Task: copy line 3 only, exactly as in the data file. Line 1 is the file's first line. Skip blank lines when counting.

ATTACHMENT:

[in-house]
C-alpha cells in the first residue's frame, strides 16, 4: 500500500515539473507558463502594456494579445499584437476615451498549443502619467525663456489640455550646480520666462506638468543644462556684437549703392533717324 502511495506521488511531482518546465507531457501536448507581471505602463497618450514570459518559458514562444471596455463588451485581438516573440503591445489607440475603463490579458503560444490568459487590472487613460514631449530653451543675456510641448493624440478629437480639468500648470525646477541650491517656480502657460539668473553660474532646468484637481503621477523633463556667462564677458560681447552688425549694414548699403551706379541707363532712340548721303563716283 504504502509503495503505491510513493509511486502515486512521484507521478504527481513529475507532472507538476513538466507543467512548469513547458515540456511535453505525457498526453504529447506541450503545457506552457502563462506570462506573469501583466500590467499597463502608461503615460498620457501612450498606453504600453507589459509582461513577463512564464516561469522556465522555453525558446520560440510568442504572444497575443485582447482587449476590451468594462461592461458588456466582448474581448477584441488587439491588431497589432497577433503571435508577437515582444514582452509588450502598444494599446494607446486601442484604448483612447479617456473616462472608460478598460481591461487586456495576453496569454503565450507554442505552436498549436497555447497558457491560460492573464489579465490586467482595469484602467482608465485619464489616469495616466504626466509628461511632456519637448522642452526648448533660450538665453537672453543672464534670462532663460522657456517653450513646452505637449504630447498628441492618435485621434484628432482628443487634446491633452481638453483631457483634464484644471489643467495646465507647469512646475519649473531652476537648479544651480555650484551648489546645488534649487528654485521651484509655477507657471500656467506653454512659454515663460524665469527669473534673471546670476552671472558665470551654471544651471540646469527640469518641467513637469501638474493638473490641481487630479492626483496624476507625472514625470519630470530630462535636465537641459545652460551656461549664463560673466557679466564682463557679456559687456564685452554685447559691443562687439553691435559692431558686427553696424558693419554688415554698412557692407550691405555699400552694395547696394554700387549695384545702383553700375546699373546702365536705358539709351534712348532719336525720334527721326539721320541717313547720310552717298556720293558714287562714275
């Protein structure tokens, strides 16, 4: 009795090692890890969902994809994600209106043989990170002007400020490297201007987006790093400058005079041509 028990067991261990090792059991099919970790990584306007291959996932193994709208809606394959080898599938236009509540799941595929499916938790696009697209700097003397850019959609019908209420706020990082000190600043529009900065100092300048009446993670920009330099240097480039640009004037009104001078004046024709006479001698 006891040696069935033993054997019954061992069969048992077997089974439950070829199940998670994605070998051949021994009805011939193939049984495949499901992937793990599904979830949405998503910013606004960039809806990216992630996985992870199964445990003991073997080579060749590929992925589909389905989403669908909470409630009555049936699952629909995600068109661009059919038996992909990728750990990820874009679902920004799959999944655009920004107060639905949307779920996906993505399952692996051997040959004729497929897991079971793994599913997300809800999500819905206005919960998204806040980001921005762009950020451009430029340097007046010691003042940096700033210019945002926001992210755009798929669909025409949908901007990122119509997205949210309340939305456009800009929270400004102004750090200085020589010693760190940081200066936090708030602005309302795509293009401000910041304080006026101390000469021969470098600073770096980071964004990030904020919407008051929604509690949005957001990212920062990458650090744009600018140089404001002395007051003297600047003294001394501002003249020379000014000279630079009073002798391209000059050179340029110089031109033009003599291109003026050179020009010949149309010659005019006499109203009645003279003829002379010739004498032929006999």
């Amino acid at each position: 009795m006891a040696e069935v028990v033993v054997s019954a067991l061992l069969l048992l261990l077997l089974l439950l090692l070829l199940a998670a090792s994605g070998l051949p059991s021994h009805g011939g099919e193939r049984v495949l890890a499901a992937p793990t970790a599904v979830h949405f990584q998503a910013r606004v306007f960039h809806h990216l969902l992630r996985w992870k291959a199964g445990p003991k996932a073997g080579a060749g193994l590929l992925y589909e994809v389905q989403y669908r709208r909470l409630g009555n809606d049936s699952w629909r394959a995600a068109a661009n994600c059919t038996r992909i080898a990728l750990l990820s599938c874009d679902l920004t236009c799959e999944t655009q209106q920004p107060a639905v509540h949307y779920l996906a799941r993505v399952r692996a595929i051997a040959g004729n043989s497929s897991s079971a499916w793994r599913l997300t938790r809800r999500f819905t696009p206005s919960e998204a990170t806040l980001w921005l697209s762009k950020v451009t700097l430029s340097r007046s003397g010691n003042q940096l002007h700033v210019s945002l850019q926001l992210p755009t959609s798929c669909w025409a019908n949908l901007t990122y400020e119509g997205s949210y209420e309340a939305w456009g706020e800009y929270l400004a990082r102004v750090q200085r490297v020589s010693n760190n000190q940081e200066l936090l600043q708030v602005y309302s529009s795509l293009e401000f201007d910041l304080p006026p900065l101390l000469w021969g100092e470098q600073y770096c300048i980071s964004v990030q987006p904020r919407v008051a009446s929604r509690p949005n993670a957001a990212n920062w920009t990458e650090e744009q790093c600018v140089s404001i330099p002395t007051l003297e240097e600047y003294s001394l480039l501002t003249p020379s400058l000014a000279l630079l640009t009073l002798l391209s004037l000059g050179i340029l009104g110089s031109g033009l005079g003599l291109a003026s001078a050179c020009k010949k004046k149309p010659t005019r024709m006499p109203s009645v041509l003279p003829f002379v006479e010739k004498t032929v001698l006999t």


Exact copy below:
């Protein structure tokens, strides 16, 4: 009795090692890890969902994809994600209106043989990170002007400020490297201007987006790093400058005079041509 028990067991261990090792059991099919970790990584306007291959996932193994709208809606394959080898599938236009509540799941595929499916938790696009697209700097003397850019959609019908209420706020990082000190600043529009900065100092300048009446993670920009330099240097480039640009004037009104001078004046024709006479001698 006891040696069935033993054997019954061992069969048992077997089974439950070829199940998670994605070998051949021994009805011939193939049984495949499901992937793990599904979830949405998503910013606004960039809806990216992630996985992870199964445990003991073997080579060749590929992925589909389905989403669908909470409630009555049936699952629909995600068109661009059919038996992909990728750990990820874009679902920004799959999944655009920004107060639905949307779920996906993505399952692996051997040959004729497929897991079971793994599913997300809800999500819905206005919960998204806040980001921005762009950020451009430029340097007046010691003042940096700033210019945002926001992210755009798929669909025409949908901007990122119509997205949210309340939305456009800009929270400004102004750090200085020589010693760190940081200066936090708030602005309302795509293009401000910041304080006026101390000469021969470098600073770096980071964004990030904020919407008051929604509690949005957001990212920062990458650090744009600018140089404001002395007051003297600047003294001394501002003249020379000014000279630079009073002798391209000059050179340029110089031109033009003599291109003026050179020009010949149309010659005019006499109203009645003279003829002379010739004498032929006999």